Kinsale, ‘For the Convenience of Change I O the Bearer Threepence Halfpenny’, 17 October 1804, no. 9863. A 15mm split at top of central crease and a paper repair covering another split on top edge, a few tiny holes on folds, otherwise fine, rare. The Old Currency Exchange, Dublin, Ireland.

Irish Banknote Guide: 1804 Kinsale Corporation (3½d note)

Date: 1804 Many people scoff at the thought of towns being so bereft of coinage for small change that they had to issue notes for very small amounts in Weimar Germany, Austria and France after the first world war, but a similar situation existed throughout Ireland in the late 1700s and early 1800s. Few people…

1834 Dublin, Gibbons & Williams Bank, Three Pounds, 4 December 1834, no. 5484, unissued, with counterfoil (PB 159). The Old Currency Exchange, Dublin, Ireland.

O’Brien Banknote Guide: Gibbons & Williams Bank, Dublin (1833-1835)

Introduction: The short-lived Gibbons & Williams Bank issued some of the most attractive banknotes of the period – being printed on both sides and featuring many beautiful vignettes of Dublin and agricultural themes. As such, they are highly sought after by collectors. Their one pound, thirty shilling and three pound notes were payable in Dublin…

1833 £10 Gibbons & Williams, Dublin, S/N 99, dated 1st July 1833 and signed by Hutchins Thomas Williams. The Old Currency Exchange, Dublin, Ireland.

Irish Banknote Guide: Ten Pounds (Gibbons & Williams’ Bank) 1833

Gibbons & Williams Bank: Gibbons & Williams was one of the last private banks to be founded in Ireland. Founded in 1833, it spectacularly collapsed in 1835 when the senior partner, Hutchins Thomas Williams, was found to have been embezzling client funds. James Gibbons had parted company with him in 1834 and wasn’t involved in…

1834 Dublin, Gibbons & Williams Bank, Three Pounds, 4 December 1834, no. 5484, unissued, with counterfoil (PB 159). The Old Currency Exchange, Dublin, Ireland.

Irish Banknote Guide: Three Pounds (Gibbons & Williams’ Bank) 1834

Gibbons & Williams Bank: Gibbons & Williams was one of the last private banks to be founded in Ireland. Founded in 1833, it spectacularly collapsed in 1835 when the senior partner, Hutchins Thomas Williams, was found to have been embezzling client funds. James Gibbons had parted company with him in 1834 and wasn’t involved in…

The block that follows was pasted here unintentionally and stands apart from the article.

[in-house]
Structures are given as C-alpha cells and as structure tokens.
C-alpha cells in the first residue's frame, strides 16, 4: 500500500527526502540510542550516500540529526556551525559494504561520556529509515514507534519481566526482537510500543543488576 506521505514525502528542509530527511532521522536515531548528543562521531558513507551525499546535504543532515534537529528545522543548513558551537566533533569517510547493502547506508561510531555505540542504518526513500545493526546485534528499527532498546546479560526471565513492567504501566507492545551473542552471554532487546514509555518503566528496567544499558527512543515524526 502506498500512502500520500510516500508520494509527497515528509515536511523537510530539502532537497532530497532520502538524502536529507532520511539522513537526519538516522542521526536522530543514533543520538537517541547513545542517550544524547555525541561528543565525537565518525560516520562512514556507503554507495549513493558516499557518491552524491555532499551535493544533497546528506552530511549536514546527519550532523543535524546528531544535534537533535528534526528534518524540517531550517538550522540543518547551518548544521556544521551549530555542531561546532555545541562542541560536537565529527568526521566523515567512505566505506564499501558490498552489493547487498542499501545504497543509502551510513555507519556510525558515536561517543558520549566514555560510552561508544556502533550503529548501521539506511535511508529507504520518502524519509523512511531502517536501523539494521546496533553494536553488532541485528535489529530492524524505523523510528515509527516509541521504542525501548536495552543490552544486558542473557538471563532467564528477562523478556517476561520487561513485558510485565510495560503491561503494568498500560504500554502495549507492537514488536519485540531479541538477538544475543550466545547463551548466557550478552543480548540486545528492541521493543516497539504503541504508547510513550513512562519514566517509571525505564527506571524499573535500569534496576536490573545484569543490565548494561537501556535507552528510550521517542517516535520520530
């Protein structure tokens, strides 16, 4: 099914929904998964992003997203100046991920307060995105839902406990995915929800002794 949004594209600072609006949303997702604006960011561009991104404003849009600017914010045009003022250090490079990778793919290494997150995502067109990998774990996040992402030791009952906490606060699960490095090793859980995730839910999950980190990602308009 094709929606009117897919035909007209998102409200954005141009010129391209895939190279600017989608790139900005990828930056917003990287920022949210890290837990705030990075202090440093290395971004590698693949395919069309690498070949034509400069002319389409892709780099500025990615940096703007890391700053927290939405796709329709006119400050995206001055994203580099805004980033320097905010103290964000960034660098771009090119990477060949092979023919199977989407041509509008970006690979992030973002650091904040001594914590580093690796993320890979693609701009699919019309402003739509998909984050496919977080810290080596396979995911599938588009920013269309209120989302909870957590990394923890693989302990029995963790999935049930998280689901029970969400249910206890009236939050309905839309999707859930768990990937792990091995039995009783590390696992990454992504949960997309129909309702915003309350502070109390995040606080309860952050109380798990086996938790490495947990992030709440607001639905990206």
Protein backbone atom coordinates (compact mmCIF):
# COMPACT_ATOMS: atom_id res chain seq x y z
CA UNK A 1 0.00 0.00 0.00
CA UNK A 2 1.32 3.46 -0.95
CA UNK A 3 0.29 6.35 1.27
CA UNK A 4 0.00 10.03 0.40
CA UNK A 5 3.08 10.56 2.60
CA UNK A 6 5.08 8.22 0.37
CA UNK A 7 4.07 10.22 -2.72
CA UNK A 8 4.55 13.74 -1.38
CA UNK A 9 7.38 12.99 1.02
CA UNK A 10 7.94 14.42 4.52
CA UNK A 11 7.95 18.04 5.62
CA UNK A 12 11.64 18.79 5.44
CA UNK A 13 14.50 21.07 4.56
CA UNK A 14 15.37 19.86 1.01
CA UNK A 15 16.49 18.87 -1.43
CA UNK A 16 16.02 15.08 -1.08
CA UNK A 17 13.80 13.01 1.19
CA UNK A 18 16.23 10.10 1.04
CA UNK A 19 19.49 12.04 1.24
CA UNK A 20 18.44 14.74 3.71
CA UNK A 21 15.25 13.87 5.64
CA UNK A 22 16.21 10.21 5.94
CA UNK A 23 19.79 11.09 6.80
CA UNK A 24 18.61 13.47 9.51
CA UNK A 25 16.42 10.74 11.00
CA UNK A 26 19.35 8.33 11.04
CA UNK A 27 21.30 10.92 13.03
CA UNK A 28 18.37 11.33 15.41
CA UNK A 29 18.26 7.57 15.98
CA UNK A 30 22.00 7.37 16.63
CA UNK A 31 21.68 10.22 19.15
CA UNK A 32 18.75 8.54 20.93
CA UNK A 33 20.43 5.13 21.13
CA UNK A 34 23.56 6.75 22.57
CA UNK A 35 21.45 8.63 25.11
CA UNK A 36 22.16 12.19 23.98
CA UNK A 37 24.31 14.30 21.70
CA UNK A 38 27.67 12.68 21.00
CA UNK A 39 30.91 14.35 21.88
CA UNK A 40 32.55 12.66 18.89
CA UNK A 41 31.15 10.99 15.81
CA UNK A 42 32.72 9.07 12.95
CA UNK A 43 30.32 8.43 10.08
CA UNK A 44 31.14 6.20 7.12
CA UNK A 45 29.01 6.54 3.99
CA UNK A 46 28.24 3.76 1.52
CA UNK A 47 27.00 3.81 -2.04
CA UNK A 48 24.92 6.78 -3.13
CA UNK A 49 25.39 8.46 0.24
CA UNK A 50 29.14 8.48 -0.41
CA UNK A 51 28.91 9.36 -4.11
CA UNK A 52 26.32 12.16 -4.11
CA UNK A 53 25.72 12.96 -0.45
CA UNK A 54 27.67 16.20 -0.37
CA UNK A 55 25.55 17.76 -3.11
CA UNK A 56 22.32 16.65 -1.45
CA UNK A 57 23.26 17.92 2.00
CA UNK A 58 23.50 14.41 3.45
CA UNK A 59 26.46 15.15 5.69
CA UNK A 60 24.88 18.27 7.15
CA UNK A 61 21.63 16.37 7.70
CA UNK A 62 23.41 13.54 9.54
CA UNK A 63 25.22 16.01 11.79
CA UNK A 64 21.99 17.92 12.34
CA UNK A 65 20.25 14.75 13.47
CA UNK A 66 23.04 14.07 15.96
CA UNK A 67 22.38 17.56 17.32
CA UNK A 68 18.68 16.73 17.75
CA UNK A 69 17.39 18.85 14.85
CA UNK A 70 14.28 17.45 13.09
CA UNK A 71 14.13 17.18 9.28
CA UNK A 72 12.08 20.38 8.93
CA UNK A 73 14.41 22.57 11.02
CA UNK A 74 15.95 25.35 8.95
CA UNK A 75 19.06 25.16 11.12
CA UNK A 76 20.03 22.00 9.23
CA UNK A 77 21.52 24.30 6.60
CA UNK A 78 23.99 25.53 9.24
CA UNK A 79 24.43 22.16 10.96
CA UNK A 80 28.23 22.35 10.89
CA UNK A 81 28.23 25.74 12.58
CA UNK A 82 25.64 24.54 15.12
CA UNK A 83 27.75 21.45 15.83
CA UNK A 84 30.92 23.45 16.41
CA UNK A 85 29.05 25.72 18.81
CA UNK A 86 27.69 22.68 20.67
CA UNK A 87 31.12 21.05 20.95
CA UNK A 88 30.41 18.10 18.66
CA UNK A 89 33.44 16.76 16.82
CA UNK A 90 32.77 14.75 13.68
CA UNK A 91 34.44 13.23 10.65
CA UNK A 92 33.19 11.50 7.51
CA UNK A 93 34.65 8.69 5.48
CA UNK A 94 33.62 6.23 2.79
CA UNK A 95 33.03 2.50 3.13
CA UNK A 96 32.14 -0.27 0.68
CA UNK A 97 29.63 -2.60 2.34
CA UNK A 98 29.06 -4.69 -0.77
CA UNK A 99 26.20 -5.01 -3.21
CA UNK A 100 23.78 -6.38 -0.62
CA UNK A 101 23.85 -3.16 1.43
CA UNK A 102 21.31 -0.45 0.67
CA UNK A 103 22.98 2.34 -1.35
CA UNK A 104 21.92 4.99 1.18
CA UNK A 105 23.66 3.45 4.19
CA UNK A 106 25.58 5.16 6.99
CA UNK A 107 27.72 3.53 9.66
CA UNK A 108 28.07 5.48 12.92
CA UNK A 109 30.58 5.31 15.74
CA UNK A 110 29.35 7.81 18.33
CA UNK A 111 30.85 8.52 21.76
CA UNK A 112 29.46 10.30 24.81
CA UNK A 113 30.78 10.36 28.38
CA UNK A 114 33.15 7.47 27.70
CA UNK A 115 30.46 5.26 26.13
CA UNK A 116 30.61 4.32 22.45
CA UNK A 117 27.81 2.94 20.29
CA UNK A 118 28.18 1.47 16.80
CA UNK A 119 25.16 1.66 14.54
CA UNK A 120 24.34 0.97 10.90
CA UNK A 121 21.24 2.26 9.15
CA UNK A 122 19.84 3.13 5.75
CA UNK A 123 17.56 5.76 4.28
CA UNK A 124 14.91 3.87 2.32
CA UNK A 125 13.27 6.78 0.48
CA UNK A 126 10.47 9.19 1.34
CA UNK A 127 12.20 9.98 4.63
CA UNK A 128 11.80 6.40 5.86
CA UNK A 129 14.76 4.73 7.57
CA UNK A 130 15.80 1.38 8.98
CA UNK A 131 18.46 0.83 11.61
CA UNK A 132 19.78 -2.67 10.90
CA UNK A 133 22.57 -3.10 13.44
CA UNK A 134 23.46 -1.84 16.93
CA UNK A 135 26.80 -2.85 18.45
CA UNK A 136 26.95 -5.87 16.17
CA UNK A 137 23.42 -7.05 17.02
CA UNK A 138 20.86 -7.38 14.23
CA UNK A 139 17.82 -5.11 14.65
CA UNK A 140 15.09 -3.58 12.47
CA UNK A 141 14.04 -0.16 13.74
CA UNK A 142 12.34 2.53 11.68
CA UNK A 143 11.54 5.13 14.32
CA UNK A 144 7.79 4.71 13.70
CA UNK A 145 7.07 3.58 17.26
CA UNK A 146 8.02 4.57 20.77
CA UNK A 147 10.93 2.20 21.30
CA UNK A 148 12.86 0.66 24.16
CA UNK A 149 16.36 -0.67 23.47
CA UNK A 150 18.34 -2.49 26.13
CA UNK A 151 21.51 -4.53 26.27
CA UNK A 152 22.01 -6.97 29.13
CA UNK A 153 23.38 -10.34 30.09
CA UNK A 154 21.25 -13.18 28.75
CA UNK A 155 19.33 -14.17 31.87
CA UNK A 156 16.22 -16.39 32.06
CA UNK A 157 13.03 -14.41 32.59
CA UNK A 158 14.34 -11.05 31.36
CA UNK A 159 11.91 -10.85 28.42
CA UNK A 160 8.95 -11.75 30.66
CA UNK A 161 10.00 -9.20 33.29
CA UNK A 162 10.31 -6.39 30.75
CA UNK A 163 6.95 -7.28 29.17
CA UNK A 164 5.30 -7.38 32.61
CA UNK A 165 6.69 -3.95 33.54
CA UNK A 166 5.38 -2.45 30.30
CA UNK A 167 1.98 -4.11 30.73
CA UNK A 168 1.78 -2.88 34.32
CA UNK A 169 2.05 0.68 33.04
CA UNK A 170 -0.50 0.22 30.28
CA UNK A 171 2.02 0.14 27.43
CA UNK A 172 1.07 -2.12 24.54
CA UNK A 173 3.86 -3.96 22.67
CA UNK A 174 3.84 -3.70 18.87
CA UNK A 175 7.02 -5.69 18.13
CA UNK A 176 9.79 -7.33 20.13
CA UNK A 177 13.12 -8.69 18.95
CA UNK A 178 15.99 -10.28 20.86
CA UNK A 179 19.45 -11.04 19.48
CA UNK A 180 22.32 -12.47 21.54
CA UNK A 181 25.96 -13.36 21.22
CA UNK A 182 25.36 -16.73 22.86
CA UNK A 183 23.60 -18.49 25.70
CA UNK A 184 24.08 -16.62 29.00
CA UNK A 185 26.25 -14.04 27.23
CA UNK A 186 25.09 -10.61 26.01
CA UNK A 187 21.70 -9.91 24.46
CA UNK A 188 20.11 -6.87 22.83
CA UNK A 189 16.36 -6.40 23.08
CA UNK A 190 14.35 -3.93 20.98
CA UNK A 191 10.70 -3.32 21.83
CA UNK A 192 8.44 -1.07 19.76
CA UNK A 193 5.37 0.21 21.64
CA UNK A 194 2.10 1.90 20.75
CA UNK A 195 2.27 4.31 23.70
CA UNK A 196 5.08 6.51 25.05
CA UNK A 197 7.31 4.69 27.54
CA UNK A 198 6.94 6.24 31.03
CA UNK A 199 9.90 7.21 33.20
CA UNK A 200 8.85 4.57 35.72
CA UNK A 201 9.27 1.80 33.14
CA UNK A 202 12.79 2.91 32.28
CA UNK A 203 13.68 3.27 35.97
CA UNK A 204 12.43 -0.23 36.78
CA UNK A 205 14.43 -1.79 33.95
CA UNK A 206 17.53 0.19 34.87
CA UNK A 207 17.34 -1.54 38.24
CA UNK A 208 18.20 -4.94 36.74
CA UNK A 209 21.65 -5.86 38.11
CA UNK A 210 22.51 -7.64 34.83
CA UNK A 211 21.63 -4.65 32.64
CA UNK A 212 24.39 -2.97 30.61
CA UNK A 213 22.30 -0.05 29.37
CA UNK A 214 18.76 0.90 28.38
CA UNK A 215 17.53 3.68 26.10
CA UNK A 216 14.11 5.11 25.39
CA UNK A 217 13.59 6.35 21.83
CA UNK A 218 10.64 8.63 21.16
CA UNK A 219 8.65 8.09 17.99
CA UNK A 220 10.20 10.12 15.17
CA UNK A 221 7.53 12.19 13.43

1833 30 shillings, Gibbons & Williams, Dublin S/N 25, dated 1st July 1833, signed by Hutchins Thomas Williams. The Old Currency Exchange, Dublin, Ireland.

Irish Banknote Guide: Thirty Shillings (Gibbons & Williams’ Bank) 1833

Gibbons & Williams Bank: Gibbons & Williams was one of the last private banks to be founded in Ireland. Founded in 1833, it spectacularly collapsed in 1835 when the senior partner, Hutchins Thomas Williams, was found to have been embezzling client funds. James Gibbons had parted company with him in 1834 and wasn’t involved in…

1833 £1 Gibbons & Williams, Dublin, S/N 378, dated 1st July 1833 and signed by H.T. Hutchins. The Old Currency Exchange, Dublin, Ireland.

Irish Banknote Guide: One Pound (Gibbons & Williams’ Bank) 1833

Gibbons & Williams Bank: Gibbons & Williams was one of the last private banks to be founded in Ireland. Founded in 1833, it spectacularly collapsed in 1835 when the senior partner, Hutchins Thomas Williams, was found to have been embezzling client funds. James Gibbons had parted company with him in 1833 and wasn’t involved in…

Circa 1790, for six shillings, unissued, signed Chal. Riall and engraved For William Riall, Charles Riall and Arthur Riall", bearing date "17__ ." The Old Currency Exchange, Dublin, Ireland.

Irish Banknote Guide: Six Shillings The Clonmell Bank (Riall’s Bank) c. 1790

The Clonmell Bank Riall’s Bank in Clonmel was one of the best run banks of its time. Founded in 1715 as The Clonmell Bank by Phineas Riall and managed by him until 1724, the bank was known as Bagwell & Co between 1724 and 1754. In 1754, William Riall became senior partner and he traded…